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Chapter: Essentials of Anatomy and Physiology: Fluid-Electrolyte and Acid-Base Balance

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Water Intake and Output in Human body

Most of the water the body requires comes from the ingestion of liquids; this amount averages 1600 mL per day.



Most of the water the body requires comes from the ingestion of liquids; this amount averages 1600 mL per day. The food we eat also contains water. Even foods we think of as somewhat dry, such as bread, contain significant amounts of water. The daily water total from food averages 700 mL. The last source of water, about 200 mL per day, is the metabolic water that is a product of cell respiration. The total intake of water per day, therefore, is about 2500 mL, or 2.5 liters.


Most of the water lost from the body is in the form of urine produced by the kidneys; this averages 1500 mL per day. About 500 mL per day is lost in the form of sweat, another 300 mL per day is in the form of water vapor in exhaled air, and another 200 mL per day is lost in feces. The total output of water is thus about 2500 mL per day.


Naturally, any increase in water output must be compensated for by an increase in intake. Someone who exercises strenuously, for example, may lose 1 to 2 liters of water in sweat and must replace that water by drinking more fluids. In a healthy individual, water intake equals water output, even though the amounts of each may vary greatly from the averages just men-tioned (Fig. 19–2 and Table 19–1).

Figure 19–2. Water intake and output. See text and Table 19–1 for description.

QUESTION: On a very hot Food day, how might the output volumes change?


The hypothalamus in the brain contains osmorecep-tors that detect changes in the osmolarity of body fluids. Osmolarity is the concentration of dissolved materials present in a fluid. Dehydration raises the osmolarity of the blood; that is, there is less water in proportion to the amount of dissolved materials. Another way to express this is to simply say that the blood is now a more concentrated solution. When dehydrated, we feel the sensation of thirst, character-ized by dryness of the mouth and throat, as less saliva is produced. Thirst is an uncomfortable sensation, and we drink fluids to relieve it. The water we drink is readily absorbed by the mucosa of the stomach and small intestine and has the effect of decreasing the osmolarity of the blood. In other words, we can say that the water we just drank is causing the blood to become a more dilute solution, and, as the serum osmolarity returns to normal, the sensation of thirst diminishes.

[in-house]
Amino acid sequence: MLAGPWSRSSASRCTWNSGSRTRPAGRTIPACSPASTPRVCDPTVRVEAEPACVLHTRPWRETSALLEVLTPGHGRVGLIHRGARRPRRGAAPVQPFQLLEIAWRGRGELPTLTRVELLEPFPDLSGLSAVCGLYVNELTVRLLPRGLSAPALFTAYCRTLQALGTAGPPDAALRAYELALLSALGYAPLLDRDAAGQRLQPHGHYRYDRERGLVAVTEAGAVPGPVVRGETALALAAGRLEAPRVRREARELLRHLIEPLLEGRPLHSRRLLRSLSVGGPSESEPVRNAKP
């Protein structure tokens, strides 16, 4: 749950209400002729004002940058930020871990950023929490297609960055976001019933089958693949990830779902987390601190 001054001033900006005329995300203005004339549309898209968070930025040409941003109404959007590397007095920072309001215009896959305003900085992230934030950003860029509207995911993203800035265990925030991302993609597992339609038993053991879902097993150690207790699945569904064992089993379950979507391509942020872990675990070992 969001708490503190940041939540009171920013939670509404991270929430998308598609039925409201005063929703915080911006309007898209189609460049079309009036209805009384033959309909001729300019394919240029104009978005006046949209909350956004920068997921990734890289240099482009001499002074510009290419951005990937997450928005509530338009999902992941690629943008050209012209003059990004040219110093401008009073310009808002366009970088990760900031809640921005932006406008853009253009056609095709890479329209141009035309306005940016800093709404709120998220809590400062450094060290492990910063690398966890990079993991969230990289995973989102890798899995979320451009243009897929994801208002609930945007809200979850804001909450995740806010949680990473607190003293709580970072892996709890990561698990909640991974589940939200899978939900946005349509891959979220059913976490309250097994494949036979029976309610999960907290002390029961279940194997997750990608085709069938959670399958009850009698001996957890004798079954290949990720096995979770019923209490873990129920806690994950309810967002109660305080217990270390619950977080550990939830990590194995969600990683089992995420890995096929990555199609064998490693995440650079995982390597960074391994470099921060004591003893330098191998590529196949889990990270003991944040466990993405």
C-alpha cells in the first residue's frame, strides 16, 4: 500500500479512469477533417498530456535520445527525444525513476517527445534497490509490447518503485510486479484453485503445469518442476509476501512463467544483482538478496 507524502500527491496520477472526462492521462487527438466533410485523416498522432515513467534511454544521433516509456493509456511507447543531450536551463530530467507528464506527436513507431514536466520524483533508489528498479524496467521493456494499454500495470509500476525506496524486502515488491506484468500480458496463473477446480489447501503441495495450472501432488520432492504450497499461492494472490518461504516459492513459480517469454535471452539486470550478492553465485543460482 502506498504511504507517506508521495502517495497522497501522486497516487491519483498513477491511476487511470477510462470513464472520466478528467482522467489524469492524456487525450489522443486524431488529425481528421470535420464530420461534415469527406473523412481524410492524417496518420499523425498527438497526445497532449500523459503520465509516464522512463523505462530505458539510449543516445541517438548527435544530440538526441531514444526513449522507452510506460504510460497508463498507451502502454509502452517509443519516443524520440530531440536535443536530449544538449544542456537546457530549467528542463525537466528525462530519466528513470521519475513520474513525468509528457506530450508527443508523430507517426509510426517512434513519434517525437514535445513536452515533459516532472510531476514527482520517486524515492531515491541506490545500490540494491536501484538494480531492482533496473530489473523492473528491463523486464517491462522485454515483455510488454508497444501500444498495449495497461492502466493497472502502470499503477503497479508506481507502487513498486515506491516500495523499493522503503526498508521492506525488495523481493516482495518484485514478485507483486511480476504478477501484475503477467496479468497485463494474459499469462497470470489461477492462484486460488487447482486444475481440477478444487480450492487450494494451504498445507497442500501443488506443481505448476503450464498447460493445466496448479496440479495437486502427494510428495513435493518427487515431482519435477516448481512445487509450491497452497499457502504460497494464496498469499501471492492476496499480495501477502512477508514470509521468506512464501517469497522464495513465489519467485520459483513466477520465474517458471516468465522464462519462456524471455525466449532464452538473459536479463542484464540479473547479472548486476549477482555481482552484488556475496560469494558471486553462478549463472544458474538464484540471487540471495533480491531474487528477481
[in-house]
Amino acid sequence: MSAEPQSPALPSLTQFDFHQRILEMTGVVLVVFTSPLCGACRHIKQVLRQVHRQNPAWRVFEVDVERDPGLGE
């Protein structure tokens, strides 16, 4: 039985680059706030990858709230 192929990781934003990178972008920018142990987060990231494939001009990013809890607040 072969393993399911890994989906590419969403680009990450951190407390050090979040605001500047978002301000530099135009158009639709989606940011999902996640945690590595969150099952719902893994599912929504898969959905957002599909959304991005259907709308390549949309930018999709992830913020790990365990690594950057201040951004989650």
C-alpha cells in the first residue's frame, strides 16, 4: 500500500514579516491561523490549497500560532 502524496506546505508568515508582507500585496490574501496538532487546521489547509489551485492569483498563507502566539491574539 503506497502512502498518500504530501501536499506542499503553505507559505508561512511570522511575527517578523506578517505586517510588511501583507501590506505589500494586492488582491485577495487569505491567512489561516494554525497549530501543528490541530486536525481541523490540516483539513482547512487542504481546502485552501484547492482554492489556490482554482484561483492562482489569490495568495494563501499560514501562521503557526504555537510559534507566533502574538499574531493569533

As you may recall, the hypothalamus is also involved in water balance because of its production of antidiuretic hormone (ADH), which is stored in the posterior pituitary gland. In a state of dehydration, the hypothalamus stimulates the release of ADH from the posterior pituitary. Antidiuretic hormone then increases the reabsorption of water by the kidney tubules. Water is returned to the blood to preserve blood volume, and urinary output decreases.


The hormone aldosterone, from the adrenal cortex, also helps regulate water output. Aldosterone in-creases the reabsorption of Na+ions by the kidney tubules, and water from the renal filtrate follows the Na+ ions back to the blood. Aldosterone is secreted when the Na+ ion concentration of the blood de-creases or whenever there is a significant decrease in blood pressure (the renin-angiotensin mechanism).


Several other factors may also contribute to water loss. These include excessive sweating, hemorrhage, diarrhea or vomiting, severe burns, and fever. In these circumstances, the kidneys will conserve water, but water must also be replaced by increased consump-tion. Following hemorrhage or during certain disease states, fluids may also be replaced by intravenous administration.


A less common occurrence is that of too much water in the body. This may happen following over-consumption of fluids. The osmolarity of the blood decreases, and there is too much water in proportion to electrolytes (or, the blood is too dilute). This con-dition may become symptomatic, and is called water intoxication. Symptoms are dizziness, abdominal cramps, nausea, and lethargy. Convulsions are possible in severe cases, and fluids must be restricted until the kidneys can excrete the excess water. A hormone that will contribute to that is atrial natriuretic peptide (ANP), which is secreted by the atria when blood vol-ume or blood pressure increases. ANP then decreases the reabsorption of Na+ ions by the kidneys, which increases urinary output of sodium and water. Also, secretion of ADH will diminish, which will contribute to a greater urinary output that will return the blood osmolarity to normal.

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